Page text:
Movie Review: ‘ Me And My Mates vs. The Zombie Apocalypse’

Review by Justin Goodman

It’s as easy to make a middling comedy as it is hard to make a great zombie comedy. What some of the classics of the genre share–Shaun of the Dead, popularly, but also Peter Jackson’s Braindead–isn’t simply flesh-eating monsters, but a love for the grey predictions of zombie apocalypses, showing humanity’s willingness to confront and adapt to the inhospitable instead of its despair. Civilization never really vanishes so long as people are around to hang on to it. Funny, when estranged from civilization. Which is why I found the opening of Me And My Mates vs. The Zombie Apocalypse off. “The following is a true story. It just hasn’t fucking happened yet,” it warns. Whether this is an omen about the likeliness of an actual apocalypse, or one about the film itself is uncertain. it’s not a matter of prudishness to wonder what this profanity adds. It doesn’t strike me as its own joke, nor does it emphasize the predictive aspect of “happened yet.” Rather, it seems to act as a kind of marker. Where you are about to go, it suggests, is civilization, where “fucking” retains its shock value. It’s these small, ‘crass’ gestures that upsets the joy in an otherwise fun (sometimes funny, even) movie.

Me and My Mates begins with an Outbreak in the Outback. Specifically, with a telecom worker named Darryl rummaging through empty houses for supplies. Since he’s played by Alex Williamson, whose most known for is Youtube comedy of mockingly acting out a working-class stereotype, of course what he means by “supplies” is beer. While not being outright stupid, however, he and his co-workers (Lachlan and Ryan), his bosses (Joel and Roy) and Roy’s daughter Emma, try to find a way to escape an increasingly precarious stay at an abandoned satellite control center. It’s clear that from the beginning that Williamson and Greg Fleet (who plays Roy) are the centrifugal force of the film. Ryan (Matt Pop) and Lachlan (Andy Trieu), another duo in the film, are energyless. So much so that they seem to require outdated jokes about latent homosexuality and male sexuality–a pair of topless women run by, away from zombies, and the two stop and stare–to give it pulse. But Roy and Darryl are symmetric; Roy, with his shotgun fatherliness and anger, could just as well be what Darryl would have become in a less zombified world.

It would be fair to say that they make up for everything else the movie lacks in coherent development or narrative follow-through. Plot points–the military is corrupt, Ryan and Lachlan warn, don’t call them for help–are dropped spontaneously. Character dynamics–between Darryl and Emma, who have end-of-the-world sex; Emma and Lachlan, boyfriend-girlfriend who bring up cheating on each other just once–drop away for a proliferation of one-off jokes. Breakaways from tradition–the zombies learn how to use tools–are created with no purpose but progression. Ryan even brings up the use of the term zombie, saying ““Stop calling them that, they’re not technically undead.” That clarification seems throwaway in the face of the irrelevance of everything plot-based. It’s fair to say Darryl and Roy make up the entirety of Me and My Mates seeing all this. They’re almost an It’s Always Sunny odd couple. The almost doesn’t make it any less energetic and silly, and there are a few genuine laughs, but it makes it closer to a Troma film in spirit. The issue with Troma being that its slogan, “40 Years of Disrupting Media,” represents how mores dependent its absurdity is. Regardless of whether Ryan’s shooting the infected in the crotch with a paintball or flashing his own testicles at Roy’s insistence, there’s little funny or disruptive here anymore. If ever there was.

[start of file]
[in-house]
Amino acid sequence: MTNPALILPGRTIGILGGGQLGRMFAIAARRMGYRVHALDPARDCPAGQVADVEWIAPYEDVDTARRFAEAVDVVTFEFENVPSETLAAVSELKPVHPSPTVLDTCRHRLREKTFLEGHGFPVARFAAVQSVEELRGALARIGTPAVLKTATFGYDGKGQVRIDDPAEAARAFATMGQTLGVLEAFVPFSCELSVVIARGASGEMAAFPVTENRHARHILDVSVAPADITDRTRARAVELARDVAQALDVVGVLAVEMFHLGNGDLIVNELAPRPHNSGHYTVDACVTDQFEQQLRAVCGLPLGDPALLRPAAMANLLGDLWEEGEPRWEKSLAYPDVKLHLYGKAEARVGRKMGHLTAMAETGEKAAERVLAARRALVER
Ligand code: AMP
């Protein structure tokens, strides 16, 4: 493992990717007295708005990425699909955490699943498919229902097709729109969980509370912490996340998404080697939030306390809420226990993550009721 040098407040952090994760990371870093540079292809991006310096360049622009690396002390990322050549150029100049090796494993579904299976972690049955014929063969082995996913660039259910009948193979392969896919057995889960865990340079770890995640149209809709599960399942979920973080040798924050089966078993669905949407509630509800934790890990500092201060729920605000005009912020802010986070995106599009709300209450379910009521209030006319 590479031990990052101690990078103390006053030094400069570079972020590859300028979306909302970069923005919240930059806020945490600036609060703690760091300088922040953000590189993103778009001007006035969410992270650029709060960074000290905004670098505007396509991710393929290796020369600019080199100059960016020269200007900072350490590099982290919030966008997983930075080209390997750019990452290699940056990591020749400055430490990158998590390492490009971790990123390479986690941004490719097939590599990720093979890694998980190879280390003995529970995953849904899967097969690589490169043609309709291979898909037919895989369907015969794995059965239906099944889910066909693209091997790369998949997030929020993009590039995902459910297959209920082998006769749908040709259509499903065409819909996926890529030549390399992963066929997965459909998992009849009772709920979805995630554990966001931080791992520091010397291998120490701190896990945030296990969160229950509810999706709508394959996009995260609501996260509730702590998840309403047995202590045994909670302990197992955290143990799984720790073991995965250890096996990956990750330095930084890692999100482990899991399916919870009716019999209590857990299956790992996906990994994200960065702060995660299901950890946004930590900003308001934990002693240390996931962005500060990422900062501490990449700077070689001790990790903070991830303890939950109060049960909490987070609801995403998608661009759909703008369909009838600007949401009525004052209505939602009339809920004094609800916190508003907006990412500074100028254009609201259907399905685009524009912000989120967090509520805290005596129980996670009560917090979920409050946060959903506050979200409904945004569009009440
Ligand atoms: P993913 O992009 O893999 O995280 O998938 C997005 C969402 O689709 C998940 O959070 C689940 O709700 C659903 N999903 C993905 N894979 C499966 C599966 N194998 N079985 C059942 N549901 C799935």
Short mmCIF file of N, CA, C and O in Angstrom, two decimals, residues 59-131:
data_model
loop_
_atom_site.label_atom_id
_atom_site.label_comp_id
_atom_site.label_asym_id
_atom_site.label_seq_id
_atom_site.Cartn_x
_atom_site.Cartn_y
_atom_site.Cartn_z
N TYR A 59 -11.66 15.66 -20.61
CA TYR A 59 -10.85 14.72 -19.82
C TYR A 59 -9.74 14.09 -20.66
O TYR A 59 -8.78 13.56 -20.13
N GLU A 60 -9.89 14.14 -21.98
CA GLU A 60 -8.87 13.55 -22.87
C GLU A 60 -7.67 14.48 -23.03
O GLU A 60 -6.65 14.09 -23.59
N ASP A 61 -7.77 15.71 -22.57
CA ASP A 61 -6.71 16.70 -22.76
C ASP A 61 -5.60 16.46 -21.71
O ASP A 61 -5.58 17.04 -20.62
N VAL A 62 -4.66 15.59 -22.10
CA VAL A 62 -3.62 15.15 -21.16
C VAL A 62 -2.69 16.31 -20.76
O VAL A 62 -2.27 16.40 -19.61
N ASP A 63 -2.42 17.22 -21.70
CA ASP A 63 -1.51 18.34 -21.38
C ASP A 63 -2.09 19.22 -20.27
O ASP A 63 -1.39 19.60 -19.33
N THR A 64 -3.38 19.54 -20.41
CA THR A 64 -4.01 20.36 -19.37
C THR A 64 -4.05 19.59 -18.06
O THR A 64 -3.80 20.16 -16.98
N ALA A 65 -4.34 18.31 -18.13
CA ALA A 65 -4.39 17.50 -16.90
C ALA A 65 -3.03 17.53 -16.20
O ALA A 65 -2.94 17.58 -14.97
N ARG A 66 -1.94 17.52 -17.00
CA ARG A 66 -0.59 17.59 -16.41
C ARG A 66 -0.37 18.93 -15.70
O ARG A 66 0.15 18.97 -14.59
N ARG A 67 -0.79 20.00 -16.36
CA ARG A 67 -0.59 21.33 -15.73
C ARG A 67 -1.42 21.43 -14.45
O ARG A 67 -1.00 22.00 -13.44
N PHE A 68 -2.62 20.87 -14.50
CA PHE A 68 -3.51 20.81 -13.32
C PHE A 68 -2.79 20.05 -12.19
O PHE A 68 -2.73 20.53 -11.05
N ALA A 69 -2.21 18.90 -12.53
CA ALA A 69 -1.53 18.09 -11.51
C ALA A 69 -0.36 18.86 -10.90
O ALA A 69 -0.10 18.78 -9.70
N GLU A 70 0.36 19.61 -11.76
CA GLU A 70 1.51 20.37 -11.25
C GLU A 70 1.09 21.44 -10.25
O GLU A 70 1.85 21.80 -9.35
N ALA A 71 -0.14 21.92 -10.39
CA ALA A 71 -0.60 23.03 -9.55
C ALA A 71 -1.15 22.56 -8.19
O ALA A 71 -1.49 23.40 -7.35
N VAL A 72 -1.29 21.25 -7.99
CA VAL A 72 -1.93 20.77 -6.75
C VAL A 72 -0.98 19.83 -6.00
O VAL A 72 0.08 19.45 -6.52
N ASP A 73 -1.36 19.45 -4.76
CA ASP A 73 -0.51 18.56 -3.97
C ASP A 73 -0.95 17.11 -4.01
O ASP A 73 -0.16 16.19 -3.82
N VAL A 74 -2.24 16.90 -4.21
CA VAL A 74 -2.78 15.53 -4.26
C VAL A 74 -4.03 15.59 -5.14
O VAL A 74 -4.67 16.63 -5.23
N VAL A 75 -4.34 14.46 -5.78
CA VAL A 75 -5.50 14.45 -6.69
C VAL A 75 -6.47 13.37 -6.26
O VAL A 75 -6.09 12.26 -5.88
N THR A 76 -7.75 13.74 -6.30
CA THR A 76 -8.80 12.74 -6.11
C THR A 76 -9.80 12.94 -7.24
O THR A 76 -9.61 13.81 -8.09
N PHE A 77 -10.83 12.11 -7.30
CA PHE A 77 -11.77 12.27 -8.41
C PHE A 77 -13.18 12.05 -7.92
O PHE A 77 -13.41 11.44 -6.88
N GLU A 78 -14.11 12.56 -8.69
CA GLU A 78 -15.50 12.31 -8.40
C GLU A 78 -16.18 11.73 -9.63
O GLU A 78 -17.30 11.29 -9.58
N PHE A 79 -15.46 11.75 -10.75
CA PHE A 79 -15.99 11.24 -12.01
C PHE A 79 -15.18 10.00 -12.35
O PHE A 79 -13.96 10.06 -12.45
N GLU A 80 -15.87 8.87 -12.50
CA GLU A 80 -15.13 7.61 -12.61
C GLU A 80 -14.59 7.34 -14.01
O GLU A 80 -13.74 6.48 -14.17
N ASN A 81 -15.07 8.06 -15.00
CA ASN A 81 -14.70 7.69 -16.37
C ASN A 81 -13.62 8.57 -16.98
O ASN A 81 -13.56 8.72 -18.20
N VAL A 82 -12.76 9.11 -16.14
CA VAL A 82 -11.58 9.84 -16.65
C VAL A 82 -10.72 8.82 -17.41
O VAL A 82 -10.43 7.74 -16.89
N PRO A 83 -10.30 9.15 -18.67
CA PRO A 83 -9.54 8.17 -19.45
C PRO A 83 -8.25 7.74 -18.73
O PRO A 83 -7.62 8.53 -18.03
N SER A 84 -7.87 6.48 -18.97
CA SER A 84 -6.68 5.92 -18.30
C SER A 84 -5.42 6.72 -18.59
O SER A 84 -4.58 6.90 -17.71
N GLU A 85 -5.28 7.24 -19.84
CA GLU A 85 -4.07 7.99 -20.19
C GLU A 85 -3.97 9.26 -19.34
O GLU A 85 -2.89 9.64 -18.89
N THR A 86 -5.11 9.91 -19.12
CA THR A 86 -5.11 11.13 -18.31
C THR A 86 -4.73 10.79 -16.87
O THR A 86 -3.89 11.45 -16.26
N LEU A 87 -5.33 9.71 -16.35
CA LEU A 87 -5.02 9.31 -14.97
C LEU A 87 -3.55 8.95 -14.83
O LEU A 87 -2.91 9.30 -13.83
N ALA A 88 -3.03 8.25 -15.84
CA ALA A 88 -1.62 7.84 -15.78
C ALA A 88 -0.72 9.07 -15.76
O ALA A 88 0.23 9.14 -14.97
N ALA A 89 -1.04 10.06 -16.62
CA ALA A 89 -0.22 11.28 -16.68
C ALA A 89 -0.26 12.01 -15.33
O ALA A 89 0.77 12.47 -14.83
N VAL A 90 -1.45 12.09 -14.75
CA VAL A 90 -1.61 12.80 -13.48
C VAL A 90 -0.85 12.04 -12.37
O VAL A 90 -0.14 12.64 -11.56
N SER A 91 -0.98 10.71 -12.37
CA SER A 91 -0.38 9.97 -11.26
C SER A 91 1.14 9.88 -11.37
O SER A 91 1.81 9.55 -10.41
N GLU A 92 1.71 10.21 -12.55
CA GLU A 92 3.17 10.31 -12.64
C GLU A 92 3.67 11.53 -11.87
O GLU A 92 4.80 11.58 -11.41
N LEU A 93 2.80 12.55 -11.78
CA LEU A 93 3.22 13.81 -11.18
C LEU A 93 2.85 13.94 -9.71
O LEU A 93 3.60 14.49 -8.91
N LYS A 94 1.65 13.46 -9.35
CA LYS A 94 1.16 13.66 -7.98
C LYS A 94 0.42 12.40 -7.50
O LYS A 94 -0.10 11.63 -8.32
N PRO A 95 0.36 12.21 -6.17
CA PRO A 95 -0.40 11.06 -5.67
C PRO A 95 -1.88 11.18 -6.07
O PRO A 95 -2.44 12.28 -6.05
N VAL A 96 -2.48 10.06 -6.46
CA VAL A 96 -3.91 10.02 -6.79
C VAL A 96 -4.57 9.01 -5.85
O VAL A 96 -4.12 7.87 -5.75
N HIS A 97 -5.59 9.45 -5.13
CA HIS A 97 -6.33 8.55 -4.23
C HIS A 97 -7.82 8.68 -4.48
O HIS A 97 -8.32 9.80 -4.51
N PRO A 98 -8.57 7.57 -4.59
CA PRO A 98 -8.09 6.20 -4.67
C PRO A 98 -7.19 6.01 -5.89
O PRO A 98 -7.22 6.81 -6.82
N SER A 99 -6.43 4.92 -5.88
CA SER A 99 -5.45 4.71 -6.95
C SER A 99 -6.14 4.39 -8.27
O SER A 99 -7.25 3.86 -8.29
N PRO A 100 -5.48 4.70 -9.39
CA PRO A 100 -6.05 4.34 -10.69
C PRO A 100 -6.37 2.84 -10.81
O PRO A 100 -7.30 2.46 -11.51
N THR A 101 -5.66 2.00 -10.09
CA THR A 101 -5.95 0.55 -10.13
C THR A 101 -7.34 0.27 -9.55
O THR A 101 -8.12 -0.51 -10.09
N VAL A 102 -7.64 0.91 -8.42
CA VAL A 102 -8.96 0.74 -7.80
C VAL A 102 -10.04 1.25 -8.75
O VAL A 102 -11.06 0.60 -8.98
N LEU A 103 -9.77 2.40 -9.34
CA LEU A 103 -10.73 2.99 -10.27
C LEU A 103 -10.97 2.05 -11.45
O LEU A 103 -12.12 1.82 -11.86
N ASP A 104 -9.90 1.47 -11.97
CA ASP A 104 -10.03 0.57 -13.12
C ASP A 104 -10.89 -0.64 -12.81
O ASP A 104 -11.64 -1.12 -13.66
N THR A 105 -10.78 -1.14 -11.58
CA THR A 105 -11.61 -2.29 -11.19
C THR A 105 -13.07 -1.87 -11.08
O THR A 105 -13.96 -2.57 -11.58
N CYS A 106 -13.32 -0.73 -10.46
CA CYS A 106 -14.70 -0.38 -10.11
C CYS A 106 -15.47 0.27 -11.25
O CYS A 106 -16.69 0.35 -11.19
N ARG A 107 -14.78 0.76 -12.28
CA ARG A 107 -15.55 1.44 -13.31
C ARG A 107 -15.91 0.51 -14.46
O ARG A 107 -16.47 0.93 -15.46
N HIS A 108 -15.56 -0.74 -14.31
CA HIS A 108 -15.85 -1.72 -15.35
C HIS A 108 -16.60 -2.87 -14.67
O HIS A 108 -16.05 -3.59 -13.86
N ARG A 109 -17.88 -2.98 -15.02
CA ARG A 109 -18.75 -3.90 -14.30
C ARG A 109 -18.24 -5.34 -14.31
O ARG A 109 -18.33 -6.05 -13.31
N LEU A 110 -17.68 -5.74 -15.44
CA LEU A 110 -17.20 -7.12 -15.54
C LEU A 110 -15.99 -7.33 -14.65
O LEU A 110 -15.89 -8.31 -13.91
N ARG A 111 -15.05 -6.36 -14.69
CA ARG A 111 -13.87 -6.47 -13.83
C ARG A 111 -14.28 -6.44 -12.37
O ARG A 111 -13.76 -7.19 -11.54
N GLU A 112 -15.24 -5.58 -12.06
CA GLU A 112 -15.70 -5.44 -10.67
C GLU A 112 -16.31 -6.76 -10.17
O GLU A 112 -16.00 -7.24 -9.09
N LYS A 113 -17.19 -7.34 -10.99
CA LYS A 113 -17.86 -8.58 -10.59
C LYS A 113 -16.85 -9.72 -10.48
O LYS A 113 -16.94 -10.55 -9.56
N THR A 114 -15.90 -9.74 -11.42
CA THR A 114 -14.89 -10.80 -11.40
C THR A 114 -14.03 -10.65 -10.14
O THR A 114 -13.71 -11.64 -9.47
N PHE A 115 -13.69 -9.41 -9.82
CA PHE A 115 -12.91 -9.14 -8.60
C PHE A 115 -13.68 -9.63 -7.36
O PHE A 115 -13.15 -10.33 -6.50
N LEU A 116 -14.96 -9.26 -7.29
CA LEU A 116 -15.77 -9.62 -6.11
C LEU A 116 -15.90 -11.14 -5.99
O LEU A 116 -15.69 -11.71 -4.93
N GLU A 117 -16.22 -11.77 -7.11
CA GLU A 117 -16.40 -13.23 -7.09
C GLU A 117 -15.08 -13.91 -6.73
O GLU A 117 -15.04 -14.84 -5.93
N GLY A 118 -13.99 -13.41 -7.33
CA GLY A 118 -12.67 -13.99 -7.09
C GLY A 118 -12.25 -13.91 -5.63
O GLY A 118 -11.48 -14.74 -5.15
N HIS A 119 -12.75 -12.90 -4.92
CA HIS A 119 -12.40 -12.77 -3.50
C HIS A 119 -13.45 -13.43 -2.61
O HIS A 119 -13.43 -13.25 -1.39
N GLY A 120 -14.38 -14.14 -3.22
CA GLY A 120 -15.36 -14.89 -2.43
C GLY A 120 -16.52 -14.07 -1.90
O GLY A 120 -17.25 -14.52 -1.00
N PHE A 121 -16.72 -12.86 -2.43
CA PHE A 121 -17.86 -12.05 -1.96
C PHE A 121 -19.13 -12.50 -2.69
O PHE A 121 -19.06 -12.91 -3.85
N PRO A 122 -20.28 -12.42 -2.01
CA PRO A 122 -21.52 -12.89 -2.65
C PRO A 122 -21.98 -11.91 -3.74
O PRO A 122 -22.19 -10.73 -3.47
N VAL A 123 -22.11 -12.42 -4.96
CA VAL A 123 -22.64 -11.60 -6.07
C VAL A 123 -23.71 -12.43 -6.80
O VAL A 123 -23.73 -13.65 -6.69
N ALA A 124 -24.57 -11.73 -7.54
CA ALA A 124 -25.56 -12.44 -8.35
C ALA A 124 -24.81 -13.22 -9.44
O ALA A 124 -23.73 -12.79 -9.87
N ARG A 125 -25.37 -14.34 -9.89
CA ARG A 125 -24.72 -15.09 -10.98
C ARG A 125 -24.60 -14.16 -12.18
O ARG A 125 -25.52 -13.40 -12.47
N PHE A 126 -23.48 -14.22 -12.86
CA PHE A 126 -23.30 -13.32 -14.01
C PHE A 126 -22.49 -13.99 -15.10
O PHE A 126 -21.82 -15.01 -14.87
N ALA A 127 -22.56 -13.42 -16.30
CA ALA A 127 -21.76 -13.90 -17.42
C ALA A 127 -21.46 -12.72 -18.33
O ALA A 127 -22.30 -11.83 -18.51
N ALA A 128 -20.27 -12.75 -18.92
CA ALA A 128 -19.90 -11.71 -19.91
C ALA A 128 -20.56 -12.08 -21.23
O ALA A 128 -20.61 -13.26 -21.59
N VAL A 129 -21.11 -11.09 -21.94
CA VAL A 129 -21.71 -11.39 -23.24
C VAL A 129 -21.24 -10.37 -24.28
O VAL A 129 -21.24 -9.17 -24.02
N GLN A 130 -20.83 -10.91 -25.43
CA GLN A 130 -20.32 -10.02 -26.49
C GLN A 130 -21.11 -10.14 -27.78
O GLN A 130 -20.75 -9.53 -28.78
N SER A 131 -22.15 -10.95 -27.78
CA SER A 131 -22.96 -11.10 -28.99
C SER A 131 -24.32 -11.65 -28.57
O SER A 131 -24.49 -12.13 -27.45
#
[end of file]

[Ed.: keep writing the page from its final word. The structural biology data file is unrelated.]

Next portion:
Despite this, and despite special effects that are too easy to mock for even RiffTrax, Me and My Mates is speckled with enough funny bits that it makes it worth the time for fans of these kinds of films. Where those moments exist, it’s largely because of the nonchalance of stupidity. After being told the military mercilessly gunned down civilians, Darryl exclaims, “government’s don’t kill their own people. That’s never happened in history.” No one responds. Once they’ve called the military, they hatch a plan: Darryl waits armed in the bathroom while Joel and Roy claim they’re the only people there. Moment follows moment, the body count rises, and, finally, Darryl comes out and sees the bloodshed. “Did this happen while I was protecting everyone,” Darryl asks, more than ever sounding like Charlie from It’s Always Sunny. “Yes,” Roy responds, “you’re responsible for a lot of death, mate.” There’s ultimately too much of the society being railed against, and not enough of the social vacuum necessary for the world to exist. Unfortunately, without being truer to itself, this world can never be true.

Me and My Mates vs. the Zombie Apocalypse will be released on July 5, 2016 on DVD, VOD, and Digital channels throughout U.S. and Canada by Lightyear Entertainment.

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